Common negotiation mistakes
If you decide that it’s an opportunity worth fighting for, we say go for it. But before you do, we’ve put together some common mistakes you want to avoid when negotiating your next job offer.
1. Don’t disclose your current salary
Remember that you’re not obligated to share your current salary. The hiring manager may want to know hoping that it gives them leverage at the negotiation table — especially if your current pay is on the lower end. But they can’t force you to disclose the information. And yes, there are ways to say no without hurting anyone’s feelings.
2. Don’t fixate on the money
Sure, money is important (anyone who says otherwise either doesn’t have bills to pay or isn’t the one paying them). But it shouldn’t be the only thing you focus on. A job that pays big bucks in exchange for your soul and sense of humor is never worth it.
3. Don’t bait and switch
It’s normal to change your mind after you’ve decided on something. But this isn’t like ordering rocky road ice cream and switching to butterscotch at the last minute. Saying yes to a lower base salary to get the job only to ask for more later can leave a bad taste in everyone’s mouth (pun intended).
Camille says, “If I told the recruiter that my salary requirement was $100K and that’s my offer, I wouldn’t suddenly ask for $120K after that unless something major changes.”
4. Don’t get defensive
Negotiations can sometimes feel … confrontational, especially if you think you’re getting lowballed. Try not to get defensive or react immediately. Take a breath and focus on maintaining your composure as you formulate an appropriate response. Because when feelings escalate, things rarely end well.
5. Don’t bluff
It’s one thing to embellish your role in a project, but making up your current salary or another job offer to use as a bargaining chip is a different matter altogether. Hiring managers and recruiters can tell if something’s off. Or they may know someone that can verify if this other job offer really exists. The world is smaller than you think, and it’s just not worth the reputational risk.
FAQs on negotiating your job offer
We wanted to dig a little deeper, so we checked in with Carole Jones, Director of Talent Acquisition and Recruiting at Prowess Consulting, a boutique firm that offers solutions and services to some of the largest tech companies in the U.S. Here’s what she shared.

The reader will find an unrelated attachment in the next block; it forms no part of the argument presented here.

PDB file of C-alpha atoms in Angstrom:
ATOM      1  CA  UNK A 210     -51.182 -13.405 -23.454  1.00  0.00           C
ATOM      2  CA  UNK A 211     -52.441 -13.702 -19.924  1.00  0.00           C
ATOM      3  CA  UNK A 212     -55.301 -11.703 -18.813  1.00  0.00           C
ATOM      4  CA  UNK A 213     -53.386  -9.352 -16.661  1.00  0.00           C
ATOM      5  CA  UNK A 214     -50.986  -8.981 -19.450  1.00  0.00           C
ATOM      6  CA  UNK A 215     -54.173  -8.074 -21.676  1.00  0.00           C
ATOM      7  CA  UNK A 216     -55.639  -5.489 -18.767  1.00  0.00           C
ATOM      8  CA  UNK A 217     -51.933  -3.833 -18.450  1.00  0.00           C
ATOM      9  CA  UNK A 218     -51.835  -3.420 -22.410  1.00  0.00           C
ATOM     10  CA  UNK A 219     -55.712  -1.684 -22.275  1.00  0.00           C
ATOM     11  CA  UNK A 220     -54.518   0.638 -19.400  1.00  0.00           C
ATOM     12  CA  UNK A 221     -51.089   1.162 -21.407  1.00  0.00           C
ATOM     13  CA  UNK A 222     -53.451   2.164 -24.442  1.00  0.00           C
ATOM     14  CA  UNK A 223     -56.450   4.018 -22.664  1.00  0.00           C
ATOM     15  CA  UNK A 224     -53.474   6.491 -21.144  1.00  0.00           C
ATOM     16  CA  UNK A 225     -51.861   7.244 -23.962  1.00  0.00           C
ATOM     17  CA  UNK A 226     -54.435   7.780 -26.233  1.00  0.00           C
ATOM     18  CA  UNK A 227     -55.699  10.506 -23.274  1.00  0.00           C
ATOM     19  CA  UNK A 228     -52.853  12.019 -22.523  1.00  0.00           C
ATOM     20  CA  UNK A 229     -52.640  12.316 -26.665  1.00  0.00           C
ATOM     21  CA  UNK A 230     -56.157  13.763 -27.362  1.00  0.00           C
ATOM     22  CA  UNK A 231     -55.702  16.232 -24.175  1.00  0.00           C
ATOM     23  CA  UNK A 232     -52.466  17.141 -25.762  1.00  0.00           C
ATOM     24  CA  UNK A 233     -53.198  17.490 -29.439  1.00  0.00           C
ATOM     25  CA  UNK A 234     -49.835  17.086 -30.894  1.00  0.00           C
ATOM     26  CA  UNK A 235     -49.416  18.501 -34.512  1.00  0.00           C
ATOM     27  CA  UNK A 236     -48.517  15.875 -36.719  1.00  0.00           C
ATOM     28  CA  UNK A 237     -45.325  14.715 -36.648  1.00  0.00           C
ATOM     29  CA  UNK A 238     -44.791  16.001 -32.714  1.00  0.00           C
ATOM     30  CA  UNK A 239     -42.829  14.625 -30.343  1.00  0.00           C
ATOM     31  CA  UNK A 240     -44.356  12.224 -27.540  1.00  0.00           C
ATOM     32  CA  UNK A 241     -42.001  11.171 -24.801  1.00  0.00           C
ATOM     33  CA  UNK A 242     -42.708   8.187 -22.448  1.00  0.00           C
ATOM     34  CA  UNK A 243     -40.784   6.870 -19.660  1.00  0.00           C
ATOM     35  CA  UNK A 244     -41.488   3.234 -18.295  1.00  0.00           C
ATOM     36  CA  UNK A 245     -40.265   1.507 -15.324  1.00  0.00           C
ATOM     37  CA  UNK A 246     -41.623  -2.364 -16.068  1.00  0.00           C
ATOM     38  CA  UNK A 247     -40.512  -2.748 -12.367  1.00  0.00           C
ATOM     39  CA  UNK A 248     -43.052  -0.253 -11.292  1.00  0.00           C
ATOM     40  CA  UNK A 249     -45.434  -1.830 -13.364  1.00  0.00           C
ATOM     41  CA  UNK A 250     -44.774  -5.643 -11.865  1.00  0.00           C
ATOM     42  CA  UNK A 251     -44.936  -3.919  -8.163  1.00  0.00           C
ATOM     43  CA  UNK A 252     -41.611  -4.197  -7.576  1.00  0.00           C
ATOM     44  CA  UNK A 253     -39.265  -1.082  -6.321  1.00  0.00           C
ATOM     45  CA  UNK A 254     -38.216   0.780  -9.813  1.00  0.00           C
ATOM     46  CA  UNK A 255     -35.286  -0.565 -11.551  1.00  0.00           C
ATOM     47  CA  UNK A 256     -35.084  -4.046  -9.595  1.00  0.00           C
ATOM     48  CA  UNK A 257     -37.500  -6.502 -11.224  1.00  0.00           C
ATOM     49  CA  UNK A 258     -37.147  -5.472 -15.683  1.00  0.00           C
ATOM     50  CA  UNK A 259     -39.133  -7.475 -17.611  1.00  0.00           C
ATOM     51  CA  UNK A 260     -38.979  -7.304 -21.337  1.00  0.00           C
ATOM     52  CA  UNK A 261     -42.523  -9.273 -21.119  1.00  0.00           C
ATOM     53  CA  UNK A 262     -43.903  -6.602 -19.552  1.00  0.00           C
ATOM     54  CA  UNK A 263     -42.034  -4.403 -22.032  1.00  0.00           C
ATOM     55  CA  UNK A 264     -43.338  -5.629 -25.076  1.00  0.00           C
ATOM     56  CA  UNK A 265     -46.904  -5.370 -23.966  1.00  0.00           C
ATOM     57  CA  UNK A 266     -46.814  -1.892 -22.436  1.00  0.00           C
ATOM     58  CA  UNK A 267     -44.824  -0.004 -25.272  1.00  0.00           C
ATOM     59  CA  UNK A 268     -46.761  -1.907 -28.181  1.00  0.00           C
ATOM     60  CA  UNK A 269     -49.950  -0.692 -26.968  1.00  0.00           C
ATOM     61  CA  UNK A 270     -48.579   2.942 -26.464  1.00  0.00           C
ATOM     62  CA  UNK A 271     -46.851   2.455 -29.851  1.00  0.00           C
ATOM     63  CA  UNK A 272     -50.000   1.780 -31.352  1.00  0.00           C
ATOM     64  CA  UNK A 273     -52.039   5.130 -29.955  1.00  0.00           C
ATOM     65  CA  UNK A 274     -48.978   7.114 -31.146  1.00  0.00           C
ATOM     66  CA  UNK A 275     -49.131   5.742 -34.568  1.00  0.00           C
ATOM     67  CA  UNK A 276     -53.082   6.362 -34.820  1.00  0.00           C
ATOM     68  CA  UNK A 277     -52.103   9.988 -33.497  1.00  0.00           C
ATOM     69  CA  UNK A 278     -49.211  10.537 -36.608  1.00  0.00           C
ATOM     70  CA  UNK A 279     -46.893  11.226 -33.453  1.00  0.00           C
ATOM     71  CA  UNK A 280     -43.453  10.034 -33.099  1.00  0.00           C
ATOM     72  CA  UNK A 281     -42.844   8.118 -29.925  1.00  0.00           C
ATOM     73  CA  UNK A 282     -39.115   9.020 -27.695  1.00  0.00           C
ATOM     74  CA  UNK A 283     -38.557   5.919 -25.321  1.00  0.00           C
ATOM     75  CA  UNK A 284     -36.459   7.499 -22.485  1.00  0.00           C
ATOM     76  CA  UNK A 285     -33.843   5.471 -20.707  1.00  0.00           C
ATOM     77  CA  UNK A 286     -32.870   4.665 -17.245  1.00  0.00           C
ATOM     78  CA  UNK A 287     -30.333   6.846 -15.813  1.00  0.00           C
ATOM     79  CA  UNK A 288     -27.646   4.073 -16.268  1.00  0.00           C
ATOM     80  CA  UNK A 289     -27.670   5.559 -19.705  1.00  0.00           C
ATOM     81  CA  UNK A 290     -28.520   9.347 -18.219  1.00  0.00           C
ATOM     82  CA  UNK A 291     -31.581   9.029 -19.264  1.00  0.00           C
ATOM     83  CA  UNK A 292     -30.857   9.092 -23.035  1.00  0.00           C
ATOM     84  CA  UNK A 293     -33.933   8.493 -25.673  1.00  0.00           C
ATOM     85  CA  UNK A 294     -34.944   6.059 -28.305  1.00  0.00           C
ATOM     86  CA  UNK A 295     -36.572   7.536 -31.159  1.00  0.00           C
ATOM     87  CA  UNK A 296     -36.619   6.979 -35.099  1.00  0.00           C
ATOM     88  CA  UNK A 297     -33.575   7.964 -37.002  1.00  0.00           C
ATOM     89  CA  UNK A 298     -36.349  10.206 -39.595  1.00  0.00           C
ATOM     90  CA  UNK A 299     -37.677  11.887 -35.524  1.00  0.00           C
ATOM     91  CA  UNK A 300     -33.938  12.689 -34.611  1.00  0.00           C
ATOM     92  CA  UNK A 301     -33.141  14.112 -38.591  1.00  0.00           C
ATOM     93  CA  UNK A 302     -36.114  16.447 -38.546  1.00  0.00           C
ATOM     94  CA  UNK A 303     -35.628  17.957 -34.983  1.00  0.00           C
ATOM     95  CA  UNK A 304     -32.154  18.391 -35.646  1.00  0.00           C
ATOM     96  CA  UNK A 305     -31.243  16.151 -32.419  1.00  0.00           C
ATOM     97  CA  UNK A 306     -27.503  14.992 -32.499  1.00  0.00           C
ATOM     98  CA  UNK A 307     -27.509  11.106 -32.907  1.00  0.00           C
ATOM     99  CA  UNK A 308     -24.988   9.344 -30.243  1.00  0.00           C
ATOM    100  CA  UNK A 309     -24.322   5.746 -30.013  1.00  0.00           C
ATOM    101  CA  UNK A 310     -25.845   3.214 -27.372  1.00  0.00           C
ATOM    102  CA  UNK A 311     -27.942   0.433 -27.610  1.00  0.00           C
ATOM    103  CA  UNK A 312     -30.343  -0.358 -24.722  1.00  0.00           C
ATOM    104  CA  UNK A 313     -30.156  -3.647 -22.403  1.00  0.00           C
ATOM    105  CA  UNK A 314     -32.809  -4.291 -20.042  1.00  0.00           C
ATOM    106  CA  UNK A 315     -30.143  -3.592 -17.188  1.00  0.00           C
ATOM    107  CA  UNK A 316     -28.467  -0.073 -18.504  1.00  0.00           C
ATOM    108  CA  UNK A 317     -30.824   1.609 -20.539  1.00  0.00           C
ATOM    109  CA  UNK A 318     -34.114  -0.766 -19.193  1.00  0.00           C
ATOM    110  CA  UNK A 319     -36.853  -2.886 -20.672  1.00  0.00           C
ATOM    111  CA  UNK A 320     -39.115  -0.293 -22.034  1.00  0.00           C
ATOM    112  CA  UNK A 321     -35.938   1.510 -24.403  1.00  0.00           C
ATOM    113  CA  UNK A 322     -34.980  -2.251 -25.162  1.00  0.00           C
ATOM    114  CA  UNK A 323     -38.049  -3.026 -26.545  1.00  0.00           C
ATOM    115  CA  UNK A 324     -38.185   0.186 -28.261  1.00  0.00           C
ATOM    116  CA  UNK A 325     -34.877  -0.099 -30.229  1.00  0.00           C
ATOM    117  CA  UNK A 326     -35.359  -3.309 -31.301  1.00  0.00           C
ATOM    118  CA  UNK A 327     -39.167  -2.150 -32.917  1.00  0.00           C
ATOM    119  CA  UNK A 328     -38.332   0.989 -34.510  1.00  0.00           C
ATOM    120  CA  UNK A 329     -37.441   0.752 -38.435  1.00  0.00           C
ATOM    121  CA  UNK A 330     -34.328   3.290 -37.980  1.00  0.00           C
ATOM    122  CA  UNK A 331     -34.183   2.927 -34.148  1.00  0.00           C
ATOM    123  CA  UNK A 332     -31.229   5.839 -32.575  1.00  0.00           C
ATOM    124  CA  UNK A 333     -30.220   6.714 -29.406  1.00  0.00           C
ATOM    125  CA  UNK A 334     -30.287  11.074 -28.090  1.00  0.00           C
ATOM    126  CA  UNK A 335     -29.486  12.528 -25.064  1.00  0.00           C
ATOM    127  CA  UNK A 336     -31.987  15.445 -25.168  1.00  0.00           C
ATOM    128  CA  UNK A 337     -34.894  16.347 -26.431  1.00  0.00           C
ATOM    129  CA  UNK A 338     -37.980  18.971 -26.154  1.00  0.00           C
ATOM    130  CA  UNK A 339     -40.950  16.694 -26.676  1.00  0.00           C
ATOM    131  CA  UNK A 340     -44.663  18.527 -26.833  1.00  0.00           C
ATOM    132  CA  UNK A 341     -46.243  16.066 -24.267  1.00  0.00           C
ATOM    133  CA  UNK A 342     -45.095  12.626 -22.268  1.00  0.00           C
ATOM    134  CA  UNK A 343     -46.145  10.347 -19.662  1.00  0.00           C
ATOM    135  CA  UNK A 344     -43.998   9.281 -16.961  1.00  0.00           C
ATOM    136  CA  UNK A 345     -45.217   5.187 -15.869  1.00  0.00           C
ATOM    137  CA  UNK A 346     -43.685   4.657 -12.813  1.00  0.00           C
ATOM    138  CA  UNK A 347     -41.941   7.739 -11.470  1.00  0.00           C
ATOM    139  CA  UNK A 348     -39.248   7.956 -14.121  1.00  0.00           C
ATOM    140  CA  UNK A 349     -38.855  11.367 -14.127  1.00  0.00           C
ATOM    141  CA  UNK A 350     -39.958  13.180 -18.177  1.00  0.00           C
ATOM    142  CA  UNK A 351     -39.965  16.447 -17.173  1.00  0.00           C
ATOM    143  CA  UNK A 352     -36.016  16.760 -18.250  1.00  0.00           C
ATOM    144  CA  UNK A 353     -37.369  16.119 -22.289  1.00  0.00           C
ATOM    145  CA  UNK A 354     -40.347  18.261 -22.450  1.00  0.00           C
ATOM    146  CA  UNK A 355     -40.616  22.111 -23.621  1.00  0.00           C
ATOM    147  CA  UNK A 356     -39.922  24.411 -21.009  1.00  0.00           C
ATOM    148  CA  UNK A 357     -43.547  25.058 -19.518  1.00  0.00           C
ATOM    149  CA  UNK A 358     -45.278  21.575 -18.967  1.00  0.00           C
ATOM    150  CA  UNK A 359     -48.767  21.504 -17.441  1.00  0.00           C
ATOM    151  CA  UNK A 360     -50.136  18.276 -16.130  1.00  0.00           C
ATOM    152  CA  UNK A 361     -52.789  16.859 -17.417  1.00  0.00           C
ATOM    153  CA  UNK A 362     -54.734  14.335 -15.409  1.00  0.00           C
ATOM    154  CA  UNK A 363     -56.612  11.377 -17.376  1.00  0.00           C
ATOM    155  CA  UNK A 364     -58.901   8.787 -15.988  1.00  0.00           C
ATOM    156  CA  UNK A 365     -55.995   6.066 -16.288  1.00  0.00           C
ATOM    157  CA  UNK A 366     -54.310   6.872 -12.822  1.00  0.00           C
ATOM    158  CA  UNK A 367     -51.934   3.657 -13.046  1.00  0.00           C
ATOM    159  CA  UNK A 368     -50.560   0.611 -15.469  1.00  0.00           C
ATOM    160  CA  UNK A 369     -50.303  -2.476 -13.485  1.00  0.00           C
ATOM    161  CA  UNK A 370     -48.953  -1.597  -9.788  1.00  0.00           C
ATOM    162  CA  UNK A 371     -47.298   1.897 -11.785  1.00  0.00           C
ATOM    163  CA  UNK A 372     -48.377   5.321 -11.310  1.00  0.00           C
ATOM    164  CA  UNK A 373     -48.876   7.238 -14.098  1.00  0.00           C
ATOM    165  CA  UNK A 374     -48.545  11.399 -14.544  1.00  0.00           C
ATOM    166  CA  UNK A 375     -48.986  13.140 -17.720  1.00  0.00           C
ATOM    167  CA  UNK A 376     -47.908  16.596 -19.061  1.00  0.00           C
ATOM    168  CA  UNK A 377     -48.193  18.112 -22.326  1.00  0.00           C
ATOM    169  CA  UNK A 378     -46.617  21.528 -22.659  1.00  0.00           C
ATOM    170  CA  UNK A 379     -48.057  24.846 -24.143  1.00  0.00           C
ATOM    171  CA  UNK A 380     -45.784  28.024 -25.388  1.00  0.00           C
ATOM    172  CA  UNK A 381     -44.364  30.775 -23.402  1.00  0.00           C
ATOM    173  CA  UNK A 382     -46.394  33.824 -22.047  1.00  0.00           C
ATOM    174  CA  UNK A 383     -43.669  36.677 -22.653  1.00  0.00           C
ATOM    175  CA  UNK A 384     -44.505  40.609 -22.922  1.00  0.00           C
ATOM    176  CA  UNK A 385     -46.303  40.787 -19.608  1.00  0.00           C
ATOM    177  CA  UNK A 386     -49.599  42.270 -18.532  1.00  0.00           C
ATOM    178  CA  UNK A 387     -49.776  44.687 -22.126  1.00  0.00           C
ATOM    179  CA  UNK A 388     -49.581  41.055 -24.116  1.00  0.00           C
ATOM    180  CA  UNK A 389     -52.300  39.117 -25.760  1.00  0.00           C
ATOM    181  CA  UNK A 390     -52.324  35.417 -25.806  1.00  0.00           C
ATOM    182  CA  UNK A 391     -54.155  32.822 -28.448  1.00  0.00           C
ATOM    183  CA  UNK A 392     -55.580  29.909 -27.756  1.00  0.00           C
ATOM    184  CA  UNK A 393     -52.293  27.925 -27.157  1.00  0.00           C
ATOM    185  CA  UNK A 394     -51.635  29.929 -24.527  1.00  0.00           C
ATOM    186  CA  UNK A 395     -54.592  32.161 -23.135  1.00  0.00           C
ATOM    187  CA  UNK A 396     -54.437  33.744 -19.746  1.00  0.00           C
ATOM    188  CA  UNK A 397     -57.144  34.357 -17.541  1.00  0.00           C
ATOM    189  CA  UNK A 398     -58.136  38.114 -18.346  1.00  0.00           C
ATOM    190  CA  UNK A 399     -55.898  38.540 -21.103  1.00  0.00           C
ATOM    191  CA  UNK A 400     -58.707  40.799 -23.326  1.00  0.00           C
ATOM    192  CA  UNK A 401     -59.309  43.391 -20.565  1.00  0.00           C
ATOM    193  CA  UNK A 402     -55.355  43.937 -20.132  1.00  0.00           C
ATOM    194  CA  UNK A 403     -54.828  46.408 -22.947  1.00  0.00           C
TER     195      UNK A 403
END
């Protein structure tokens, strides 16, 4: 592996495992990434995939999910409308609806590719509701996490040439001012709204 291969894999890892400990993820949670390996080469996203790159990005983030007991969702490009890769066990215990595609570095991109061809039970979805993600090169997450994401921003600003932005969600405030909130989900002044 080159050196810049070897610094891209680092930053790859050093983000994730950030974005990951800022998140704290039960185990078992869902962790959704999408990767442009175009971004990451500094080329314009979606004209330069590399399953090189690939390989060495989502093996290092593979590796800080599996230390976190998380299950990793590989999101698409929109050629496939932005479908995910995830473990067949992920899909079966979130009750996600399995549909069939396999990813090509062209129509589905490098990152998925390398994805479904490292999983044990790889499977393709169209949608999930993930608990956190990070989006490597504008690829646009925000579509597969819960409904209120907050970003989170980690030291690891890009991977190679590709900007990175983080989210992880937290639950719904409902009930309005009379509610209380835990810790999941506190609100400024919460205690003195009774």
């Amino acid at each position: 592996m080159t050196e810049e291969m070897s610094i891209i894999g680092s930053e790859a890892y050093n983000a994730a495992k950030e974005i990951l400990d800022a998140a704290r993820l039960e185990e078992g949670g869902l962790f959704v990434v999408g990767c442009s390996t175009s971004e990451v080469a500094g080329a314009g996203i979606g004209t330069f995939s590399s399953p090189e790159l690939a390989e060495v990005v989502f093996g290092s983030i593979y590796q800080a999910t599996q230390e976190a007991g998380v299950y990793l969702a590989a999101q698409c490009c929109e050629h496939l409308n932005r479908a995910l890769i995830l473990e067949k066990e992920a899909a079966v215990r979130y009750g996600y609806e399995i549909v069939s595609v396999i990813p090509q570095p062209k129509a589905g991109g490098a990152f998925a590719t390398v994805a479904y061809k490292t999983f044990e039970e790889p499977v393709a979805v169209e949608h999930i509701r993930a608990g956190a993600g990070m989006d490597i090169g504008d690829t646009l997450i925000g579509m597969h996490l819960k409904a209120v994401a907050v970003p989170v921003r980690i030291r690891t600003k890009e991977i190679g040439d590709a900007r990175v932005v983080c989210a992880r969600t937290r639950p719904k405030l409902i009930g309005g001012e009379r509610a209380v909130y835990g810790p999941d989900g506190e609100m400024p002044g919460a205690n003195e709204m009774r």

Should you accept the first salary offer?
Sure, if it’s a job that you want, and the compensation and benefits are right. Also, the grass is not always greener on the other side.
How do you negotiate a job offer without the risk of losing the opportunity?
Candidates should always be clear about their salary expectations. But if it’s a role that you’re really interested in, you should also let the hiring manager know that you can be flexible about salary numbers.
It’s the same thing if you’re talking to a recruiter. And you can let them know that you don’t want to lose out on the opportunity in case the hiring company finds your salary request too high.
“In the U.S., it’s now easier to negotiate salaries with the pay transparency laws that multiple states have put in place. Any remote opportunity that covers states where pay transparency is required must post a salary range in the job listing. This gives candidates a clear idea of the numbers that they can work with from the start.” — Carole Jones, Director of Talent Acquisition and Recruiting, Prowess Consulting
Does working with a recruiter get you a higher salary?
If a recruitment agency is involved, employers pay a fee that’s typically 20% of the successful candidate’s annual salary. This could cause companies to offer a lower overall salary. But skilled recruiters know how to sell their candidates and, depending on the circumstances, they can help you successfully negotiate for a higher salary.
Negotiating a job offer is a delicate dance of give and take, and it helps to learn the steps so you know where to place your feet. But even if you have two left feet like me, it does get a little easier the more you do it. And you might even luck out with a company that truly cares about its people. Intrigued? Check out PDQ’s current job openings, or come get to know us through our blog or YouTube channel. We promise we’re only weird in all the best ways.